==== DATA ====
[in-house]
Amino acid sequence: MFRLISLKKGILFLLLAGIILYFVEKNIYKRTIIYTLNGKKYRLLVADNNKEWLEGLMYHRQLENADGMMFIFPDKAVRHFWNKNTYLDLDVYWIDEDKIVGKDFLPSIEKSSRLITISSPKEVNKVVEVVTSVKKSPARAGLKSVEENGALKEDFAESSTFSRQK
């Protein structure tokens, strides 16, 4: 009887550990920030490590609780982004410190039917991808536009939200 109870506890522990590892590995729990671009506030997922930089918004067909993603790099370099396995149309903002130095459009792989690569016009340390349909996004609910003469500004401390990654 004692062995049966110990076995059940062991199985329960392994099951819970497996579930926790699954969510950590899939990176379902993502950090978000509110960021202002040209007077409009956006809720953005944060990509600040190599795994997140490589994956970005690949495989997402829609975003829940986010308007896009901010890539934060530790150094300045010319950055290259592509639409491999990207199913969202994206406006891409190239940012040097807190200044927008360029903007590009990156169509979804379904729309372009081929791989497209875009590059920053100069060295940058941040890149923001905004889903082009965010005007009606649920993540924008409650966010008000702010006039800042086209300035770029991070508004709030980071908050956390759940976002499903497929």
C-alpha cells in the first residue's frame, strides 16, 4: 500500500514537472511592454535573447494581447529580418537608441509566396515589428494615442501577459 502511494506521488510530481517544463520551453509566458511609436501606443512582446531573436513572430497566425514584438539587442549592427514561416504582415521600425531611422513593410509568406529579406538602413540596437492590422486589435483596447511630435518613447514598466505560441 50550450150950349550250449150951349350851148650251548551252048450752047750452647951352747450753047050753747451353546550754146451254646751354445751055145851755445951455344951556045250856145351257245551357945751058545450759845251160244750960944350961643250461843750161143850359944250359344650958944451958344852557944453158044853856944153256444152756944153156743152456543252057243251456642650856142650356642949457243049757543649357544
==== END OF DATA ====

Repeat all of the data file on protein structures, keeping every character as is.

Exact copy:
[in-house]
Amino acid sequence: MFRLISLKKGILFLLLAGIILYFVEKNIYKRTIIYTLNGKKYRLLVADNNKEWLEGLMYHRQLENADGMMFIFPDKAVRHFWNKNTYLDLDVYWIDEDKIVGKDFLPSIEKSSRLITISSPKEVNKVVEVVTSVKKSPARAGLKSVEENGALKEDFAESSTFSRQK
């Protein structure tokens, strides 16, 4: 009887550990920030490590609780982004410190039917991808536009939200 109870506890522990590892590995729990671009506030997922930089918004067909993603790099370099396995149309903002130095459009792989690569016009340390349909996004609910003469500004401390990654 004692062995049966110990076995059940062991199985329960392994099951819970497996579930926790699954969510950590899939990176379902993502950090978000509110960021202002040209007077409009956006809720953005944060990509600040190599795994997140490589994956970005690949495989997402829609975003829940986010308007896009901010890539934060530790150094300045010319950055290259592509639409491999990207199913969202994206406006891409190239940012040097807190200044927008360029903007590009990156169509979804379904729309372009081929791989497209875009590059920053100069060295940058941040890149923001905004889903082009965010005007009606649920993540924008409650966010008000702010006039800042086209300035770029991070508004709030980071908050956390759940976002499903497929």
C-alpha cells in the first residue's frame, strides 16, 4: 500500500514537472511592454535573447494581447529580418537608441509566396515589428494615442501577459 502511494506521488510530481517544463520551453509566458511609436501606443512582446531573436513572430497566425514584438539587442549592427514561416504582415521600425531611422513593410509568406529579406538602413540596437492590422486589435483596447511630435518613447514598466505560441 50550450150950349550250449150951349350851148650251548551252048450752047750452647951352747450753047050753747451353546550754146451254646751354445751055145851755445951455344951556045250856145351257245551357945751058545450759845251160244750960944350961643250461843750161143850359944250359344650958944451958344852557944453158044853856944153256444152756944153156743152456543252057243251456642650856142650356642949457243049757543649357544